The Soft Coated Wheaten Terrier, also known as simply the Wheaten or the Irish Soft Coated Wheaten Terrier, is a dog breed that originated in Ireland. This breed is considered to be one of the oldest Irish breeds, with a history that potentially dates back over 200 years, where they were kept as all-purpose farm dogs, performing tasks like herding, watching and guarding livestock, and hunting pests. The breed was officially recognized by the Irish Kennel Club in 1937 and later by the American Kennel Club in 1973. It wasn't until the late 1940s that the breed was first introduced to the United States.
Soft Coated Wheaten Terriers are generally healthy dogs, but may suffer from conditions such as protein-losing nephropathy and protein-losing enteropathy, which are both serious genetic diseases that affect Wheaten Terriers more commonly than other breeds. They may also be susceptible to hip dysplasia, Addison's Disease, renal dysplasia, adult paroxysmal dyskinesia, degenerative myelopathy, and microphthalmia.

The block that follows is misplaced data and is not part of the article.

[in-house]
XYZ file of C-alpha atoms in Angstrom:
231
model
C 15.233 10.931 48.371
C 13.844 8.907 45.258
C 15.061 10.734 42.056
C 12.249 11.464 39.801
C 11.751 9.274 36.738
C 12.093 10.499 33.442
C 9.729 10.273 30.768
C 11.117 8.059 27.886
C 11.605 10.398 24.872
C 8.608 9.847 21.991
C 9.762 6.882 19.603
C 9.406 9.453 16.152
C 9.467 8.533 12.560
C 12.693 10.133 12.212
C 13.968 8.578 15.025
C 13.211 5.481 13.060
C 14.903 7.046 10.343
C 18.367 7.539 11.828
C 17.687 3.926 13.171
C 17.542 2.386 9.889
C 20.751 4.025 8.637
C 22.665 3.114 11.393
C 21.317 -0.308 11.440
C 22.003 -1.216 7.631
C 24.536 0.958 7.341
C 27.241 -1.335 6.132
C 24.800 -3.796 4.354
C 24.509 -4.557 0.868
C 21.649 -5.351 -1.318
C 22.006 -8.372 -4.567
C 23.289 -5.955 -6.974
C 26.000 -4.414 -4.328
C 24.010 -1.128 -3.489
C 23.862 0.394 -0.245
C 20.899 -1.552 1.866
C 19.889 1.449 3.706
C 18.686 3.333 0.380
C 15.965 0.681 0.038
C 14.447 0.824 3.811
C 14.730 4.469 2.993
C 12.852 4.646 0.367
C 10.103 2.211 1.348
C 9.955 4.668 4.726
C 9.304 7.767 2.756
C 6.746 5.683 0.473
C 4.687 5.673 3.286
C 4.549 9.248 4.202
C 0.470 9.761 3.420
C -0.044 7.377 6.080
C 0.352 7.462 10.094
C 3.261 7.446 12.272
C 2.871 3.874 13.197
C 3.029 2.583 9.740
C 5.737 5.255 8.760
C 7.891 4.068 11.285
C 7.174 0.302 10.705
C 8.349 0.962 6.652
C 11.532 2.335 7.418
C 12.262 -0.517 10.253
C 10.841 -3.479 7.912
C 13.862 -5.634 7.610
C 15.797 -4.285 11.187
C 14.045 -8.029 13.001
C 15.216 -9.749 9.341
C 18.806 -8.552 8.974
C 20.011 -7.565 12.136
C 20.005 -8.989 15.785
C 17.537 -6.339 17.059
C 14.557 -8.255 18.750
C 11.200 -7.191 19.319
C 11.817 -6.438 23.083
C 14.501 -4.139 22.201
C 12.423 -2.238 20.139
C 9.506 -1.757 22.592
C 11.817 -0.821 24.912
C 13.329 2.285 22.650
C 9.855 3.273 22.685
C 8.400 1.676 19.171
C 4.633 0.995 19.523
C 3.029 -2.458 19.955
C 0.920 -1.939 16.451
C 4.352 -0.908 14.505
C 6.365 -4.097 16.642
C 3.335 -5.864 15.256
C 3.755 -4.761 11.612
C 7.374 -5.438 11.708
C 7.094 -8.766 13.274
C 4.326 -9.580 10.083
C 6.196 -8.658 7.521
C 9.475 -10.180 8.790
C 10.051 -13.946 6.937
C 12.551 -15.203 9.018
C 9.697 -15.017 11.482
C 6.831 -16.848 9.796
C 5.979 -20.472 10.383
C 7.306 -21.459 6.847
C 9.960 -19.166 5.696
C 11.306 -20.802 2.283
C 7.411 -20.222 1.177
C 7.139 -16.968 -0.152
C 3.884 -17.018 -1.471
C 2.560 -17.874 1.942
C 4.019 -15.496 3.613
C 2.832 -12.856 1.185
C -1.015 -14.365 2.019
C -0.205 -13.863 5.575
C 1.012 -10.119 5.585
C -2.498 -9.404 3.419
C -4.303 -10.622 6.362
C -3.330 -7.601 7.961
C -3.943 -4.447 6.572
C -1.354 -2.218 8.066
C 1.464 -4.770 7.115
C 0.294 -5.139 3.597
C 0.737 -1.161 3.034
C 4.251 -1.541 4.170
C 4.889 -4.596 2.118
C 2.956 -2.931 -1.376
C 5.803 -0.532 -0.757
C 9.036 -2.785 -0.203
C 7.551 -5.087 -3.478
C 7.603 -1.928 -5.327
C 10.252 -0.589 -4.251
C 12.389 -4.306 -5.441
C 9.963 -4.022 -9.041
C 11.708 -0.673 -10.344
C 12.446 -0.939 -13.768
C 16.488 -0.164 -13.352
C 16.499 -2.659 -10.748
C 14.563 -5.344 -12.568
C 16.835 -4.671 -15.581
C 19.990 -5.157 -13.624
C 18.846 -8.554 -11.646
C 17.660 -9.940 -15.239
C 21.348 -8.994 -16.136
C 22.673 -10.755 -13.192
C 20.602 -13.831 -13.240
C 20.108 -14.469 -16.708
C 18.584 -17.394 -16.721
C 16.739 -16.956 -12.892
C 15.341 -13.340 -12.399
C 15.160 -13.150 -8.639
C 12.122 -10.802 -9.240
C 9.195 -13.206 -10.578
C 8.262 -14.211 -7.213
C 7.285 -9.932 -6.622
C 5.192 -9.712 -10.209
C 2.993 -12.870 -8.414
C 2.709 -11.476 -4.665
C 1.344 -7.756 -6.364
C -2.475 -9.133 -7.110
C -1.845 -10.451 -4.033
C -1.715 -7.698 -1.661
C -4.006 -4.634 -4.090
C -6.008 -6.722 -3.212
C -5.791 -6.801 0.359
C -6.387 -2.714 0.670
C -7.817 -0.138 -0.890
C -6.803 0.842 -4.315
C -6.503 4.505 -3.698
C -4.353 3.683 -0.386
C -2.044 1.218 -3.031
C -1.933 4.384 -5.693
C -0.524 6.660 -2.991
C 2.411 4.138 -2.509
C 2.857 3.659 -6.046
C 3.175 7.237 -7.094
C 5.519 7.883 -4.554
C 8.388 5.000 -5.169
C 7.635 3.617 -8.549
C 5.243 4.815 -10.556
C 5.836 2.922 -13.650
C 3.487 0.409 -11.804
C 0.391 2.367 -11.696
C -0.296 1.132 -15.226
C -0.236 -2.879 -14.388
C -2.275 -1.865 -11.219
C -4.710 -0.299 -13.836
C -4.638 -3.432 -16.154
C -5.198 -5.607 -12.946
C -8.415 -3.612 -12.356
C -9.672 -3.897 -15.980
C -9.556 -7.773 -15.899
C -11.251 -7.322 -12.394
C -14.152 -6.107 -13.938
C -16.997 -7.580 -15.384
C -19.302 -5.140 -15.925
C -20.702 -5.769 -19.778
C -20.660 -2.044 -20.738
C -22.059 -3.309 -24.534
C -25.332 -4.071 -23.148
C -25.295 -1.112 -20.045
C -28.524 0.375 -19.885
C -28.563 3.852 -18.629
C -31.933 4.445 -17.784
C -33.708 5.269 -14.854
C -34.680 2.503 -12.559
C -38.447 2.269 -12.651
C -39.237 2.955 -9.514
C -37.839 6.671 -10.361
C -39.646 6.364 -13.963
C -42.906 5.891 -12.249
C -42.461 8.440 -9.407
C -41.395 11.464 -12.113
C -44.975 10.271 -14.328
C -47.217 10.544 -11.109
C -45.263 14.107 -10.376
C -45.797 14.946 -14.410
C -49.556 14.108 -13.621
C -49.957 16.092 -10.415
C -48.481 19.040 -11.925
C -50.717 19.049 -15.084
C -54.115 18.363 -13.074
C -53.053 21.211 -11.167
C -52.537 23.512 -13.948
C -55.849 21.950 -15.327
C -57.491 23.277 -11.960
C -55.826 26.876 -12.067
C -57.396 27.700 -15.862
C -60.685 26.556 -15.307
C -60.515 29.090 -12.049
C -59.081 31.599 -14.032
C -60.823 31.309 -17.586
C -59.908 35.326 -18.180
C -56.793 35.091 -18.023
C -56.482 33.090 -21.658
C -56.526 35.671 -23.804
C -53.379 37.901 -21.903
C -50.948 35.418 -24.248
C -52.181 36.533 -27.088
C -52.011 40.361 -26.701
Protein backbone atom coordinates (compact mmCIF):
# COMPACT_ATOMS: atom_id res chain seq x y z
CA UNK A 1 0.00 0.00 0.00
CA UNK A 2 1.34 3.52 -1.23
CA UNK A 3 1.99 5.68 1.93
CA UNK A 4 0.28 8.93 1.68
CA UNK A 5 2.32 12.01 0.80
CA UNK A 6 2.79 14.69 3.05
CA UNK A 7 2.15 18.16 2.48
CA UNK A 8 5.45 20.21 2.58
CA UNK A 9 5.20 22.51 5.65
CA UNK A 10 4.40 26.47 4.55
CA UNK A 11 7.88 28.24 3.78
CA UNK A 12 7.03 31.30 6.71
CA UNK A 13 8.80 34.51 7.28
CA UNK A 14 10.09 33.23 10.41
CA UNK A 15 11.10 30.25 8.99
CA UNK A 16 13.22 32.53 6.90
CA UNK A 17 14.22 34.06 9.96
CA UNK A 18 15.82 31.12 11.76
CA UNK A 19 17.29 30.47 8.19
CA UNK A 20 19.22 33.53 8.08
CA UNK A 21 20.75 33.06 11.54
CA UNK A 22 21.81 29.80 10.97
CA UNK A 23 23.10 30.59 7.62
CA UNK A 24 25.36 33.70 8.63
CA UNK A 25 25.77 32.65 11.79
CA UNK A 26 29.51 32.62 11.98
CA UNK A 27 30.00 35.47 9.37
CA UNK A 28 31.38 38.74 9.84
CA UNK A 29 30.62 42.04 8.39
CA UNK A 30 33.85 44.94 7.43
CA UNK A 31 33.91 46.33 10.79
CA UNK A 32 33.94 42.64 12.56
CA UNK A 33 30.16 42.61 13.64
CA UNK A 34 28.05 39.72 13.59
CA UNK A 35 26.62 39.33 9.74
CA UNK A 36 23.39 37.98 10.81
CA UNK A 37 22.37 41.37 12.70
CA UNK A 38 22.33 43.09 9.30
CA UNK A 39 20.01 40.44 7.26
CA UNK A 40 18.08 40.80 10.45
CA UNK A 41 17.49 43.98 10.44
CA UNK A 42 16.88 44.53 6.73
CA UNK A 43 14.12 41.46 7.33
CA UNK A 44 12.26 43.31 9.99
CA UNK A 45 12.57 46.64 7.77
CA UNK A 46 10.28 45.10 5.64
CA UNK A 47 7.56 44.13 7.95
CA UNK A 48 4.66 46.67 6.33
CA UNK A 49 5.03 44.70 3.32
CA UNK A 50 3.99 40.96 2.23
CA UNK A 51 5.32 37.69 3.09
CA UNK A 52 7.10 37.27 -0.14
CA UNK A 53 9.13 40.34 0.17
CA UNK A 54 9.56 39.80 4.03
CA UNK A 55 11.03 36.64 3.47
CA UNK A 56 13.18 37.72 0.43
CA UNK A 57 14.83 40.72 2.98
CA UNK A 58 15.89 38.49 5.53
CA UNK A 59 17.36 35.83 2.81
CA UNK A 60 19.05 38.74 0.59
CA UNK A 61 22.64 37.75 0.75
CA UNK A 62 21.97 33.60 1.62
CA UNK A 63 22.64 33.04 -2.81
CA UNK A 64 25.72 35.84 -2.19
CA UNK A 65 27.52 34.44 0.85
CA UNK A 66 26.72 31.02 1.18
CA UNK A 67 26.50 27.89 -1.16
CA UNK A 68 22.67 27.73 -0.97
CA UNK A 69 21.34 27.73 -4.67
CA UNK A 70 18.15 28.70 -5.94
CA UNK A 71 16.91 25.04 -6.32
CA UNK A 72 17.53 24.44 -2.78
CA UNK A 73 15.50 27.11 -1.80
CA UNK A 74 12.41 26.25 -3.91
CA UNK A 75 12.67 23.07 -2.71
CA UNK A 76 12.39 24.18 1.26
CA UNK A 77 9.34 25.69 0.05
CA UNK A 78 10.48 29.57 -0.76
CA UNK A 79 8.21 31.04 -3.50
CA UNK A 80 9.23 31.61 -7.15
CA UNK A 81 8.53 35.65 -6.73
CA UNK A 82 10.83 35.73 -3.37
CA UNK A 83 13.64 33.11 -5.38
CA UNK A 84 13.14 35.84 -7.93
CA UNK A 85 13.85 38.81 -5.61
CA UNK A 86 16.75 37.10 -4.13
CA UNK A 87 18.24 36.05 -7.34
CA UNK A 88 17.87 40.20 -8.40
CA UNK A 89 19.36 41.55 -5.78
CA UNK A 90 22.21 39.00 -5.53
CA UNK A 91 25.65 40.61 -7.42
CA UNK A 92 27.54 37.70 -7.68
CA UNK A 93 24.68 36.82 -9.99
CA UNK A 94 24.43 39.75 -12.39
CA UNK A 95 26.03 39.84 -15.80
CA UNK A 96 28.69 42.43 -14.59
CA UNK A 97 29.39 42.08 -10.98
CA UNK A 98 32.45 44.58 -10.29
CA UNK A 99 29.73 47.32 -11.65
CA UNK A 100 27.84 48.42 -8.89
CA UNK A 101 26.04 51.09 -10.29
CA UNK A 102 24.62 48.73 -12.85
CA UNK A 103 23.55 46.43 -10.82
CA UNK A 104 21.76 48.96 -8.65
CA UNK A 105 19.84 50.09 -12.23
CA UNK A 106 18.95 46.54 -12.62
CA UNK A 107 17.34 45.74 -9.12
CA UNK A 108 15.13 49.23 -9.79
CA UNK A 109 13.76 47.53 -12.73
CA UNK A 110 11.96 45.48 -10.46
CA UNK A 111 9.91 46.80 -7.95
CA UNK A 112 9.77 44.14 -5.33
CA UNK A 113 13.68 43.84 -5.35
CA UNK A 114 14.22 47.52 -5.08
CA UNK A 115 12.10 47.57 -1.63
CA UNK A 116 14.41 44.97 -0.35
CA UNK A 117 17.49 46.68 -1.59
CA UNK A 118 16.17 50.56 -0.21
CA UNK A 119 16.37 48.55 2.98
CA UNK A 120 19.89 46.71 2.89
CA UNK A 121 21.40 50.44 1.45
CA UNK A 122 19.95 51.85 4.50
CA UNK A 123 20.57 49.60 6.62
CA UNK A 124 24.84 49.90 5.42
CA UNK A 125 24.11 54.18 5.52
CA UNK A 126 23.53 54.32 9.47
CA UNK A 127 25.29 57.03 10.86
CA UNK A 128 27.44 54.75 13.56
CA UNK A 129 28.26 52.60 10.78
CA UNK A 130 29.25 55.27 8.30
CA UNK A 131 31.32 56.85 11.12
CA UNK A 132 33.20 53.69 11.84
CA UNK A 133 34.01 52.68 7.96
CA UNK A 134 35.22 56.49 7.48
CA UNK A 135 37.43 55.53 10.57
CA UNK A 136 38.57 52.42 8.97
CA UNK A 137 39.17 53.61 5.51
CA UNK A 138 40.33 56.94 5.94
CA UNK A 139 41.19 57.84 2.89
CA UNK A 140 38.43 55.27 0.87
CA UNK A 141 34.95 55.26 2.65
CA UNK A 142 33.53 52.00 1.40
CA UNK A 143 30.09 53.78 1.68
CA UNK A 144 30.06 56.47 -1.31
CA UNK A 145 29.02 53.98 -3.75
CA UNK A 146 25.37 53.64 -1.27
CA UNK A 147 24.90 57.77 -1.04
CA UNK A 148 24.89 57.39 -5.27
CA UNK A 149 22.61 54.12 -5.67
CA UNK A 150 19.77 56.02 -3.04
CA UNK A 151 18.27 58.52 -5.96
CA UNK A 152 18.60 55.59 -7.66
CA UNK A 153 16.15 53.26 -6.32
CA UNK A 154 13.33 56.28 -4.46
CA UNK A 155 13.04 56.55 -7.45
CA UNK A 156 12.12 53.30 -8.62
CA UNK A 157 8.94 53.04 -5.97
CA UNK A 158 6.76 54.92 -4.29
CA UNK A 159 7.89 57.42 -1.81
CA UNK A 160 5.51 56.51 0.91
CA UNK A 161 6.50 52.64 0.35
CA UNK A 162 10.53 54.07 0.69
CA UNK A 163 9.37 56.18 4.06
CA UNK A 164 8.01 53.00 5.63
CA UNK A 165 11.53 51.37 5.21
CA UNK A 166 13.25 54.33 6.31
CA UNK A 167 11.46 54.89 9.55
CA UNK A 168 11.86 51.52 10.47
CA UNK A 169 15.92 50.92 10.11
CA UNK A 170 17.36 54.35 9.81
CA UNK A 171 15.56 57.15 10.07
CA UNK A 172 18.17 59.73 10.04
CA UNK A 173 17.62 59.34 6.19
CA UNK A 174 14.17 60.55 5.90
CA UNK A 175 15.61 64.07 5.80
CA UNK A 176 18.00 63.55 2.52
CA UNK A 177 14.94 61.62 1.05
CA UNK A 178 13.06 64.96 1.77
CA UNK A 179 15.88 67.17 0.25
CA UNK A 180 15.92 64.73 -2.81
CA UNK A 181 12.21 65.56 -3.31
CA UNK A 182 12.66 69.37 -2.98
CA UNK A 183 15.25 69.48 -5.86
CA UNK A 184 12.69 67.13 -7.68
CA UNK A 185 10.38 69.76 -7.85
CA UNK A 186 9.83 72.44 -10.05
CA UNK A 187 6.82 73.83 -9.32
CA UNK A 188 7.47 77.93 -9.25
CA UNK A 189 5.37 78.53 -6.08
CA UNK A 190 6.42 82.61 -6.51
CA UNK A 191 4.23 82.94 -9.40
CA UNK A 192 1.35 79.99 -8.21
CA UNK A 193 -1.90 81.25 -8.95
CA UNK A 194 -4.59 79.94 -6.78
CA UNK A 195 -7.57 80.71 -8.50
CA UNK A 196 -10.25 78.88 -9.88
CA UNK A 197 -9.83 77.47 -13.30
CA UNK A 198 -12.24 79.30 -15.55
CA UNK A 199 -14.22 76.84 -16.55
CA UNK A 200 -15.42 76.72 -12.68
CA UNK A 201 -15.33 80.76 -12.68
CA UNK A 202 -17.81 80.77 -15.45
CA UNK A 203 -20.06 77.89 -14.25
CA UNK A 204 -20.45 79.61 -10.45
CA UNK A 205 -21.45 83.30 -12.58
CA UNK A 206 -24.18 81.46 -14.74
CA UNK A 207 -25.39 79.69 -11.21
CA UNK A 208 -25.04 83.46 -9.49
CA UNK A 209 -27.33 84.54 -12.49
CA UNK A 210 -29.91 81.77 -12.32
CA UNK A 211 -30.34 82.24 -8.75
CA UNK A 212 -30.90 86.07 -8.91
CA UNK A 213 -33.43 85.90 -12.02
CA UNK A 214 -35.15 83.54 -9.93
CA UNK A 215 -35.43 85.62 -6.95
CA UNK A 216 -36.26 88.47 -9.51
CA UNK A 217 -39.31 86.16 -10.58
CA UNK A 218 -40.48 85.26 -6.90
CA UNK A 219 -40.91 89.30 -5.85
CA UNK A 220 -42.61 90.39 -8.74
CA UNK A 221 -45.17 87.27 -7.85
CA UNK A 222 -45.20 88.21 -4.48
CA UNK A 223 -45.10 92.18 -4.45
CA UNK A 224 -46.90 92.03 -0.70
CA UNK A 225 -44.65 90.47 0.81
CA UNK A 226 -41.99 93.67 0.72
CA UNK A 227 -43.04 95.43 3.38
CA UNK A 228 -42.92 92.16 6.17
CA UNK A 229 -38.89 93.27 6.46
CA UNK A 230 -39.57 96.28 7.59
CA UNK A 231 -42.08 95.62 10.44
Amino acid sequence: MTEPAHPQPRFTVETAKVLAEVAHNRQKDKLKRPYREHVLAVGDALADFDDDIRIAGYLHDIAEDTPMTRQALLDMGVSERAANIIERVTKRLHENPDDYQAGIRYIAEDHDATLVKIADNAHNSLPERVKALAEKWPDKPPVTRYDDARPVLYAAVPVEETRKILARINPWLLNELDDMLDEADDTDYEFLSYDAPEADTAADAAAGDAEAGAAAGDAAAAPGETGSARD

These dogs are loving, devoted and gentle. Wheatens are typically known for their friendly and deeply devoted nature. They are energetic and playful dogs that love to be in the company of their family. These dogs are highly sociable and usually get along well with children and other pets. They're intelligent dogs, which can make training easier, but it also means they can be a bit stubborn at times. As with all breeds, early socialization and consistent, positive reinforcement-based training are important.
In Ireland, Wheaten Terriers were sometimes referred to as the "Poor Man's Wolfhound."
They are well-known for their "Wheaten Greetin'," a term used to describe their enthusiastic, sometimes jump-filled, greetings when they meet people.
While they do not shed heavily, their coat requires regular grooming to prevent matting and tangling.
This breed was recognized by the Irish Kennel Club in 1937.